shepherds and clowns–in short entirely of such people as could actually be found in the world. In one corner of the square, the tumult increased; the sea of people parted to make way for the grand mogul, who was being carried along on a litter, escorted by ninety-three grandees of the kingdom and seven-hundred slaves. But it happened that in the opposite corner the five hundred-strong fishermen’s guild were holding their annual parade, such that it was most untimely of the Turkish lord to get it into his head to ride through the square with three thousand janissaries, who were followed by the great procession from the interrupted Feast of the Sacrifice, playing their tintinnabulatory marching-tune, singing, “Thanks be to the almighty sun-god,” and heading straight for—and eventually reaching—the baumkuchen. What a prodigious amount of crowding and jostling and surging and screaming it all amounted to! And soon it was augmented by many a wail of lamentation, for a fisherman had knocked off a Brahmin’s head, and the Grand Mogul had come very close to being run over by a clown. The din grew more and more riotous, and people were already beginning to kick and punch one another throughout the crowd, when the man in the brocaded dressing gown who had greeted Nutcracker at the gate scrambled up on to the baumkuchen and, after ringing a bell with a highly resonant peal three times, called out three times very loudly: “Pastry-cook! Pastry-cook! Pastry-cook!” The tumult immediately subsided; everybody tired to make do as best he could, and after the two processions had extricated themselves from each other, the begrimed Grand Mogul had been dusted off, and the Brahmin had had his head reset, the clamor recommenced in its original merry tone. “What was the meaning of that business about the pastry-cook, worthy Mr. Drosselmeier?” asked Marie. “Ah, most worthy Mademoiselle Stahlbaum,” replied Nutcracker, “in this place Pastry-cook is an unknown but very horrible power that people believe can fashion human beings into whatever it desires; it is the doom that rules over this merry little nation, and they fear it so very much that the mere mention of its name can calm the most riotous outbreak of disorder, as our esteemed mayor has just demonstrated. When Pastry-cook’s name is mentioned, everybody gives over all thought of earthly matters, all thought of breaking ribs and smashing heads, and looks into himself and asks, “What is man and what can be made out of him?” Marie could not contain a loud cry of wonderment, nay of the utmost astonishment, as she now suddenly found herself standing before a castle bathed in a roseate luster and topped with a hundred skyscraping towers. But here and there against the castle’s outer walls were strewn refulgent bouquets of violets, narcissuses, tulips, and gillyflowers, whose darkly incandescent hues only enhanced the dazzling, pinkishly opalescent whiteness of the background. The large cupola of the central structure and the pyramidal roofs of the towers were studded with a thousand coruscating little gold and silver stars. “Now we are standing before the marzipan castle,” said Nutcracker. Marie was totally overwhelmed by the sight of the magic palace, but in the midst of her excitement she did not fail to notice the badly damaged state of the roof of one of the taller towers, which a number of tiny little men on a cinnamon-stick scaffold seemed to be trying to repair. Before she had a chance to ask Nutcracker about this, he was already explaining it to her. “Not long ago this beautiful castle was threatened with devastating damage, if not outright destruction. Our city had fallen into the baneful path of Sweet Tooth the giant, a path whose traversal very speedily saw the giant making short work of the roof of that tower and beginning to tuck into the great cupola itself; but at this point the Sweetsburgers brought him as tribute an entire city district plus a considerable portion of the Grove of Preserves, and having managed to sate himself on these offerings, he pressed on to fresher feeding-grounds.” At that moment gentle and highly ingratiating strains of music were heard; the castle gates flew open and out stepped twelve tiny pages with lighted clove stems that they carried like torches in their tiny little hands. Each of their heads consisted of a single pearl, their bodies were made of rubies and emeralds, and, what was more, they moved about on the most exquisite little feet of pure wrought gold. The pages were followed by four ladies, each of whom was nearly as tall as Marie’s doll Goody Claerchen; but they were all so exquisitely and resplendently attired that Marie instantly recognized them as the born princesses that they were. They embraced Nutcracker with the utmost tenderness, all the while exclaiming in bittersweet tones, “O my prince! My most worthy prince! O my brother!” Nutcracker seemed very much moved; he wiped copious tears from his eyes, then he took Marie by the hand and said with great pathos, “This is Mademoiselle Marie Stahlbaum, the daughter of a highly estimable public health officer, and the savior of my life! Had she not flung her slipper just in the nick of time, had she not secured for me the saber of a certain retired colonel, I would now be lying, bitten to death by the execrable mouse-king, in my grave. Ah what a wonderful young lady—this Mademoiselle Stahlbaum! Is Princess Pirlipat, for all her royal birth, truly her equal in point of beauty, kindness, and virtue? No, I say, no!” All the ladies cried in echo, “No!” and threw their arms around her neck and exclaimed through heartfelt sobs, “O you noble savior of our dear princely brother—most excellent Mademoiselle Stahlbaum!” Now the ladies escorted Marie and Nutcracker into the heart of the palace, and indeed into a hall whose walls were made out of iridescently coruscating pure crystals. But what Marie delighted in more than anything else were the exquisitely lovely little chairs, chests of drawers, writing-desks etc. disposed about the room; all of these were made out of cedar or Brazil-wood and strewn with golden flowers. The princesses entreated Marie and Nutcracker to be seated, and said that they would forthwith prepare a dinner with their own hands. Next they carried in a heap of tiny little pots and little bowls made from the finest Japanese porcelain; of spoons, knives, and forks; of graters, stew-pots, and other requisites for cooking. Then they brought in the loveliest pieces of fruit and confectionery that Marie had ever seen, and with the tenderest motions of their tiny little snow-white hands they began to squeeze the fruit, to pulverize the spices, to grate the sugared almonds—in short to act the housewife with such aplomb, that Marie could easily perceive that they were all consummate masters of the culinary arts, and that she and Nutcracker could look forward to a truly exquisite meal. In her keen desire to familiarize herself properly with such things, Marie secretly wished she could join in the princesses’ activities as a full-fledged fellow-cook. Whereupon the most beautiful of Nutcracker’s sisters, as if having divined this wish, handed Marie a little golden mortar and pestle and said to her, “O my dear friend, the precious savior of my brother, do pulverize a little of this sugar-candy!” As Marie now cheerfully betook herself to the pestle, and thereby elicited from the mortar the most charming and delightful reverberation, like the strains of a winsome little ditty, Nutcracker began to recount in considerable detail how his army had come to fight a gruesome battle with the army of the Mouse-king, how he had been half defeated by the cowardice of his own troops, how the Mouse-king had subsequently tried to bite him in two, and how Marie in order to save Nutcracker from this fate had had to sacrifice several of his subjects who had entered into her service, etc. At some point during this story, Marie noticed that the words Nutcracker was uttering, and indeed the blows of her pestle, were sounding more and more remote and less and less distinct; soon she saw ascending heaps of silver gauze like banks of fog, in which the princesses, the pages, Nutcracker, and, indeed, even she herself, were swimming—she could hear a curious singing and humming and whirring sound that seemed to be dying away into the distance as it approached; now Marie felt herself rising, as if on ascending billows of air, ever higher and higher—higher and higher—higher and higher…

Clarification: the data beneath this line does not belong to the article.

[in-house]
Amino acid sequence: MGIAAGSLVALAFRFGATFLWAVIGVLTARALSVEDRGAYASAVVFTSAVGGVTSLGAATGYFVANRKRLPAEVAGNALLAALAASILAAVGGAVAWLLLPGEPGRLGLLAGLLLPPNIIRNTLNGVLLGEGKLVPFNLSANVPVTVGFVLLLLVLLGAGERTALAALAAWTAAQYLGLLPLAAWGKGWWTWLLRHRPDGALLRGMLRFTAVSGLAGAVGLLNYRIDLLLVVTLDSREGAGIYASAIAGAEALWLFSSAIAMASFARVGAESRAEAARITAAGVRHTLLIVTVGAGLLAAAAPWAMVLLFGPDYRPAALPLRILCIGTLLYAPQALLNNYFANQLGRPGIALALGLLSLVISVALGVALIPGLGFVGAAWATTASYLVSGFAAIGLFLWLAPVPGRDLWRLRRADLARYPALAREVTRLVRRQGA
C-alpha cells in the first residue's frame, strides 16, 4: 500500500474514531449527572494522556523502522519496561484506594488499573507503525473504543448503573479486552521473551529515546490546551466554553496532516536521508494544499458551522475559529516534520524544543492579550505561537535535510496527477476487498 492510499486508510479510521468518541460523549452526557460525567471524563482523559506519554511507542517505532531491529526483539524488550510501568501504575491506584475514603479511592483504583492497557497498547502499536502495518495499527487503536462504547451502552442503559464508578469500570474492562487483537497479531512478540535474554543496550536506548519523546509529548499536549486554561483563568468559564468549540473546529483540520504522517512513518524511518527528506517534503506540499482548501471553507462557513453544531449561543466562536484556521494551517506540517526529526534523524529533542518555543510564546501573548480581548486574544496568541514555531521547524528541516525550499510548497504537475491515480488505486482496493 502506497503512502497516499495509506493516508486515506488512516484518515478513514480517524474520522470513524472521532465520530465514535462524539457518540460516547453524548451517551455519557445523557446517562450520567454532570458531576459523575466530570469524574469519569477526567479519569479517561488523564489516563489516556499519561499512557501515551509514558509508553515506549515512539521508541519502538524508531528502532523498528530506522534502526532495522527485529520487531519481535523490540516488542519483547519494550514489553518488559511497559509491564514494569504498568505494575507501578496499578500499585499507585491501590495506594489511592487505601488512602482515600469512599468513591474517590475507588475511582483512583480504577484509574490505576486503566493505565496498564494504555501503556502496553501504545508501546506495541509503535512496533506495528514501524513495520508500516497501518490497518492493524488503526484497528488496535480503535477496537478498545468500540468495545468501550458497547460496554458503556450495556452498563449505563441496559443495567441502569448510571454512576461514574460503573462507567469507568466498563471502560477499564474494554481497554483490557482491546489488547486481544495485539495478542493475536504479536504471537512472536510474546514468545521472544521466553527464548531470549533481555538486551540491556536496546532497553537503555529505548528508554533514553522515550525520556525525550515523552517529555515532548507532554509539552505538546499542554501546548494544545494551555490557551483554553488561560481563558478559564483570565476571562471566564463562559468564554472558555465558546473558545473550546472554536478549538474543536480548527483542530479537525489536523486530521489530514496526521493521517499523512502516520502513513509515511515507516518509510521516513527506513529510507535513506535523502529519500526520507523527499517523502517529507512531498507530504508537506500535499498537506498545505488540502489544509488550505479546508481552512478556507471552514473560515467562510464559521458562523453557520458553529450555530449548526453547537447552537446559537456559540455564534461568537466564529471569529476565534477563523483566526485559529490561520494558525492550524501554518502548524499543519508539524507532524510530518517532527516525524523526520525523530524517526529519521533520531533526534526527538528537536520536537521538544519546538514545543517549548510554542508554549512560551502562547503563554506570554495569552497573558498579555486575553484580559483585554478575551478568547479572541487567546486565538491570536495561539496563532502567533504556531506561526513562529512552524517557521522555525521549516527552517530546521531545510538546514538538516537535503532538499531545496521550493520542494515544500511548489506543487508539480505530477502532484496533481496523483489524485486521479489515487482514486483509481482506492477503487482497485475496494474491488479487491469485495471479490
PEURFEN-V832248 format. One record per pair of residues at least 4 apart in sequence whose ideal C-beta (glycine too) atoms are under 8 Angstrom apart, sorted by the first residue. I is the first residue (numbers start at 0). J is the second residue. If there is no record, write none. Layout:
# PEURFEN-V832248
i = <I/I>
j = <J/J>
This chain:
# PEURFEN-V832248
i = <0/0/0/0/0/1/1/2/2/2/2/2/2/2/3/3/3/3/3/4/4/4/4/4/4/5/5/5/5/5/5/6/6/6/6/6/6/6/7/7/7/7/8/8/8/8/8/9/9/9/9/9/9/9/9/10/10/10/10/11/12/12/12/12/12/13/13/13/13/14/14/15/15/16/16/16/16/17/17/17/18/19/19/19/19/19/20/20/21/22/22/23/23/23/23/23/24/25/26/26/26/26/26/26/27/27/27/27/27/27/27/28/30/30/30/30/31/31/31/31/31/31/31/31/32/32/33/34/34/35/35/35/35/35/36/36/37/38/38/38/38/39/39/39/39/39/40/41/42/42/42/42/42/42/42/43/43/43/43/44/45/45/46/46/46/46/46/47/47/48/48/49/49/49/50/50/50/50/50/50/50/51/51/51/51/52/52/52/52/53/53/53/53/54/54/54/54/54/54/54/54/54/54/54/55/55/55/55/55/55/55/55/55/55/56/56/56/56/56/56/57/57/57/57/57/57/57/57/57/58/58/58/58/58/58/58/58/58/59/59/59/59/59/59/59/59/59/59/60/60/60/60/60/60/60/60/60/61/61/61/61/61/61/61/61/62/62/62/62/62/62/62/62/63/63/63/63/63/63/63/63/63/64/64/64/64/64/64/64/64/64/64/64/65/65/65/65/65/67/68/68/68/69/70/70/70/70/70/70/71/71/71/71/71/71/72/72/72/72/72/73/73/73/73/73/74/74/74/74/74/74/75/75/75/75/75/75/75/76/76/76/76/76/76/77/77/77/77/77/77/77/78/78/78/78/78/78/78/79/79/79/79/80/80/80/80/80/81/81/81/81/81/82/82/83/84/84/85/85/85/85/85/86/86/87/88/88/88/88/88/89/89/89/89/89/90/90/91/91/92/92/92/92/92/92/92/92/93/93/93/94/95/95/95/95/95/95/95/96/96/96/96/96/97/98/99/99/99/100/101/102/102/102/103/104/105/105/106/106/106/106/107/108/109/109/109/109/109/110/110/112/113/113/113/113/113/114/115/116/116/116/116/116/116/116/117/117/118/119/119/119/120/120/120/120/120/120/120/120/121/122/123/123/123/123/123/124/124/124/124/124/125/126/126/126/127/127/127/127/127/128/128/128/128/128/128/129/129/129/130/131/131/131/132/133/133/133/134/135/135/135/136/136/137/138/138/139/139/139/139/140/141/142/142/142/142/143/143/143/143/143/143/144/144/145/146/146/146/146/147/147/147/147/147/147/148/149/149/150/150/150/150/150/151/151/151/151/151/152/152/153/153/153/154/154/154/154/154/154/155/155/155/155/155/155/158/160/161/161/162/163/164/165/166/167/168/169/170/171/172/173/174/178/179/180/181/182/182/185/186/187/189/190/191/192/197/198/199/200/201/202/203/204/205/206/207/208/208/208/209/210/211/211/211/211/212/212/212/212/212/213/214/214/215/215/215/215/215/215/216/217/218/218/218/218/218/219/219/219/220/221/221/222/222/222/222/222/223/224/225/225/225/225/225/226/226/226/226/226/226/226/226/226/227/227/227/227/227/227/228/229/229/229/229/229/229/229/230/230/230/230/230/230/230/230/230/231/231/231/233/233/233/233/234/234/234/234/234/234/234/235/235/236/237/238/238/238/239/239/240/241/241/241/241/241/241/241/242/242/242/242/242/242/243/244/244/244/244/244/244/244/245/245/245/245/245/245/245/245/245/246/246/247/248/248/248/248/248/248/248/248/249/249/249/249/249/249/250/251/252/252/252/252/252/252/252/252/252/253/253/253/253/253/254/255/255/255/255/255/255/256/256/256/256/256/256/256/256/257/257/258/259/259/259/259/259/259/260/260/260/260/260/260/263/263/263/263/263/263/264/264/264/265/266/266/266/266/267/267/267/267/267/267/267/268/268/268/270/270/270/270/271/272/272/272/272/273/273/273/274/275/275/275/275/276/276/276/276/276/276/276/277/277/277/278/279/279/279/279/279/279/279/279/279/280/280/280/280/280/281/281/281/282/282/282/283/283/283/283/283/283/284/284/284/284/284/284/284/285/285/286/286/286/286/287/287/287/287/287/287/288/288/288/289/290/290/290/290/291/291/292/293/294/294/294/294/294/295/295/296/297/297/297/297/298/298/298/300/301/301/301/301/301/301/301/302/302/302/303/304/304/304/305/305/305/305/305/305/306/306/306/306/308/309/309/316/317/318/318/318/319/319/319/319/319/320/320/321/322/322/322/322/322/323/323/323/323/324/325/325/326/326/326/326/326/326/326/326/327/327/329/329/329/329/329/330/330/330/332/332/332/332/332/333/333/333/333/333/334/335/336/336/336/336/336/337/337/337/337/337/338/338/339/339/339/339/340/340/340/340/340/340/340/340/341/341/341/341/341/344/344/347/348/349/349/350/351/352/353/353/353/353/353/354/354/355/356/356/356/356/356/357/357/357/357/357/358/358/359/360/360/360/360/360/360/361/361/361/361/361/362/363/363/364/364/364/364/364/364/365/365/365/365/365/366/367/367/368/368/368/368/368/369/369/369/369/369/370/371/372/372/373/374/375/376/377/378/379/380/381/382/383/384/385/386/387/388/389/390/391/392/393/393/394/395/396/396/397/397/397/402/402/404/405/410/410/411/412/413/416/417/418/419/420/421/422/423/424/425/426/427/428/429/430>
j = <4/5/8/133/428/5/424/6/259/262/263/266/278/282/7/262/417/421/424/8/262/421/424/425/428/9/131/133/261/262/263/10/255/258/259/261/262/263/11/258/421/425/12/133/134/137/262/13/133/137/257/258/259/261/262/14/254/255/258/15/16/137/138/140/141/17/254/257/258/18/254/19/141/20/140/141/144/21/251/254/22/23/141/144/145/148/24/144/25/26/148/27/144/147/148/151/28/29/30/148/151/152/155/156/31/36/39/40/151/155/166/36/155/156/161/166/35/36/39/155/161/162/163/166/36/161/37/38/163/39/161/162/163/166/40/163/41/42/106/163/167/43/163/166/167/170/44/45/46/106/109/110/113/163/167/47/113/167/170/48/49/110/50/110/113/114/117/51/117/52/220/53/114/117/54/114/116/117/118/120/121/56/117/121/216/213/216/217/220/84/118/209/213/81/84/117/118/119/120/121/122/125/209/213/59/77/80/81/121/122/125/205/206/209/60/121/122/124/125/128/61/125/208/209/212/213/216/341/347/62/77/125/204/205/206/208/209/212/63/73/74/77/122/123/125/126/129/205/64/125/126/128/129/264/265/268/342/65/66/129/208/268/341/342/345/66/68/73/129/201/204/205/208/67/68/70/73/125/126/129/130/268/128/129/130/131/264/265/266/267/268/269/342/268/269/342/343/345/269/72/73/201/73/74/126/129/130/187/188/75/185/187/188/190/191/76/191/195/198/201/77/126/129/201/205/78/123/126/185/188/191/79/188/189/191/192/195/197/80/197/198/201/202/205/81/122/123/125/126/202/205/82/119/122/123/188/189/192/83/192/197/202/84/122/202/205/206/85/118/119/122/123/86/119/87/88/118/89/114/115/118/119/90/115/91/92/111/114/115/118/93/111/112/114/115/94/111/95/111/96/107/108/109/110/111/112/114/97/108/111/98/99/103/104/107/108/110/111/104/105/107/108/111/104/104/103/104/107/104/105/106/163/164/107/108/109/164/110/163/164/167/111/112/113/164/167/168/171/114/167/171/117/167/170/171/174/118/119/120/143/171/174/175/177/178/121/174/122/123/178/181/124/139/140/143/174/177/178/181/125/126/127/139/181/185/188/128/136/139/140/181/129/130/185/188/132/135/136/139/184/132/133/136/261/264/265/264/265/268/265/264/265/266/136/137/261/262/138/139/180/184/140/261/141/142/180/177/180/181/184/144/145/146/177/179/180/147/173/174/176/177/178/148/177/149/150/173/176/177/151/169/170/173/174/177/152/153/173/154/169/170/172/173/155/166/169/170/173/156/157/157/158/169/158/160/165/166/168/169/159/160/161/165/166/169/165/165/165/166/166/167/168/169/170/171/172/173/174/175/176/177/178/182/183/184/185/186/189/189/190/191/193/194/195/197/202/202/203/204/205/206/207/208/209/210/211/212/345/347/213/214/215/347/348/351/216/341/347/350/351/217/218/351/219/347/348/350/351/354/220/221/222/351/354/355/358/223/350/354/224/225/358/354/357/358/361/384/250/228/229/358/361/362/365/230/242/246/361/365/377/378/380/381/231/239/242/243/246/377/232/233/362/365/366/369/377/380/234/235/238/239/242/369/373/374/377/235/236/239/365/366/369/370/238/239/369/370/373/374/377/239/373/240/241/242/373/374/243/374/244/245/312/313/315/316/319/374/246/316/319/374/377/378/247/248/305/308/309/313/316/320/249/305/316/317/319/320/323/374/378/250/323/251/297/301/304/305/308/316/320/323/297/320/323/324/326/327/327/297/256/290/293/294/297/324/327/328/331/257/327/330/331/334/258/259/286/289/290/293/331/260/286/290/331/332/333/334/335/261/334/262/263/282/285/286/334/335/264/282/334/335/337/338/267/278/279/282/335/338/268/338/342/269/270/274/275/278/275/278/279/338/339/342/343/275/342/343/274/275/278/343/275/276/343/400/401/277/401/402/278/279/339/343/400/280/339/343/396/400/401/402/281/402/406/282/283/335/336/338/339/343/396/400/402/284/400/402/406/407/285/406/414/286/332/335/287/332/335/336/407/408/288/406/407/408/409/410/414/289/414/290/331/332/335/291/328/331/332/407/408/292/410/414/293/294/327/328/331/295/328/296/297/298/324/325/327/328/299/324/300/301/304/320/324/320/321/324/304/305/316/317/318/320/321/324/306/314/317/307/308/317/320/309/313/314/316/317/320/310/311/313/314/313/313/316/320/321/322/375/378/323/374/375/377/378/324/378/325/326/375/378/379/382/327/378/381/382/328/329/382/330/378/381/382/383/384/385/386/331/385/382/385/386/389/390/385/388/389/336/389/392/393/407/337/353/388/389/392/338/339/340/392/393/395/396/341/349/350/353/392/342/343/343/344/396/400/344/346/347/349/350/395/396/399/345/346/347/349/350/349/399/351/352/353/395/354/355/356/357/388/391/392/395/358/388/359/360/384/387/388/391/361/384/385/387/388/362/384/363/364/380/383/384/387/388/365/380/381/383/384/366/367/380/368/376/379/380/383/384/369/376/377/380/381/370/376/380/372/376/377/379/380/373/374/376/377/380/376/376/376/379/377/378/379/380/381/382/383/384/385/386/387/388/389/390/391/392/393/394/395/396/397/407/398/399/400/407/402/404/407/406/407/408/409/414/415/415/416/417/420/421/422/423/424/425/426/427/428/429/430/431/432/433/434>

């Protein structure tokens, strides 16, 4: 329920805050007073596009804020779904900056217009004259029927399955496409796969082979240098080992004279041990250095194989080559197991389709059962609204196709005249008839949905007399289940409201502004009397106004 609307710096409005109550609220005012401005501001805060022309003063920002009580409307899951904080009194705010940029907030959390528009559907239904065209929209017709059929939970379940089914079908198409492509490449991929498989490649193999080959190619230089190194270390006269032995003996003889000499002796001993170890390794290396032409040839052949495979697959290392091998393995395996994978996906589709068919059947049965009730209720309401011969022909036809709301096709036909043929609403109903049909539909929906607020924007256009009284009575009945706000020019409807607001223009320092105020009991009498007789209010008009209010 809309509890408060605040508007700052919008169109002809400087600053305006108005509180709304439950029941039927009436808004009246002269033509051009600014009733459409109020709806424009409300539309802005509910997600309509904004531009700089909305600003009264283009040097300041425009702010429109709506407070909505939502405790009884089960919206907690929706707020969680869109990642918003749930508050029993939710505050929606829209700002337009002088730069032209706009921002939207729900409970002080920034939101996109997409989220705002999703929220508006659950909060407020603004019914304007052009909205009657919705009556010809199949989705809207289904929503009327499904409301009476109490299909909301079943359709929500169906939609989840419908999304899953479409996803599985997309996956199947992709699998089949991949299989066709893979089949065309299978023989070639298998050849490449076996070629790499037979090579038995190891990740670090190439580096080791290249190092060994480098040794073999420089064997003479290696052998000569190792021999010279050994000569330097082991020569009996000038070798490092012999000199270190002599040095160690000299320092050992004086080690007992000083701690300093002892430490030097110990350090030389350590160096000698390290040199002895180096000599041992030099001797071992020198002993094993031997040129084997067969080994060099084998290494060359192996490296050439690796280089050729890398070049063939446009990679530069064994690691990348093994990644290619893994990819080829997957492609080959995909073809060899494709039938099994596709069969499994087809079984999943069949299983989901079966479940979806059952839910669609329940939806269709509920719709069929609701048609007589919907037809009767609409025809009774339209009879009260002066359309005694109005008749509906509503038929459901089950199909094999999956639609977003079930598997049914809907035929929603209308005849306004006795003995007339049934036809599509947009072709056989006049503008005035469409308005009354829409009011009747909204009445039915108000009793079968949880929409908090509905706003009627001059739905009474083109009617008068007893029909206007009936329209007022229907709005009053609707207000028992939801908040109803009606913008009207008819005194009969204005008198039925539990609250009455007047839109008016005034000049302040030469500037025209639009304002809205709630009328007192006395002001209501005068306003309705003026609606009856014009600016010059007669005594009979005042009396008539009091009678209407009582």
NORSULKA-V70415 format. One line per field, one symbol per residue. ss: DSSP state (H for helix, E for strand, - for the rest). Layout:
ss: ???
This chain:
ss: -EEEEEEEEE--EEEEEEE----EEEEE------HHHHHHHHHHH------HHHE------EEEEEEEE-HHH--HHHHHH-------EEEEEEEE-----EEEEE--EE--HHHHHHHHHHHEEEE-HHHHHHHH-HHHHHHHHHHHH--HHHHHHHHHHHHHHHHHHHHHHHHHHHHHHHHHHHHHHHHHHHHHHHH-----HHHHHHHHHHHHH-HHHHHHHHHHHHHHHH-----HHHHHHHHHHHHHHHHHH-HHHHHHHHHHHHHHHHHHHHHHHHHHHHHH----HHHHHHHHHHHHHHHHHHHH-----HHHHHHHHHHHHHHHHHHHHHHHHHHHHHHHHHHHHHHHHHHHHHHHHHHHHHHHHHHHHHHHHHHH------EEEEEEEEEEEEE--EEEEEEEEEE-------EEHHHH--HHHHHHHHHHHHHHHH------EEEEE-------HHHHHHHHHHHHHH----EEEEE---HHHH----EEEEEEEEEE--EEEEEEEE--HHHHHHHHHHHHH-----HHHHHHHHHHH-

Conclusion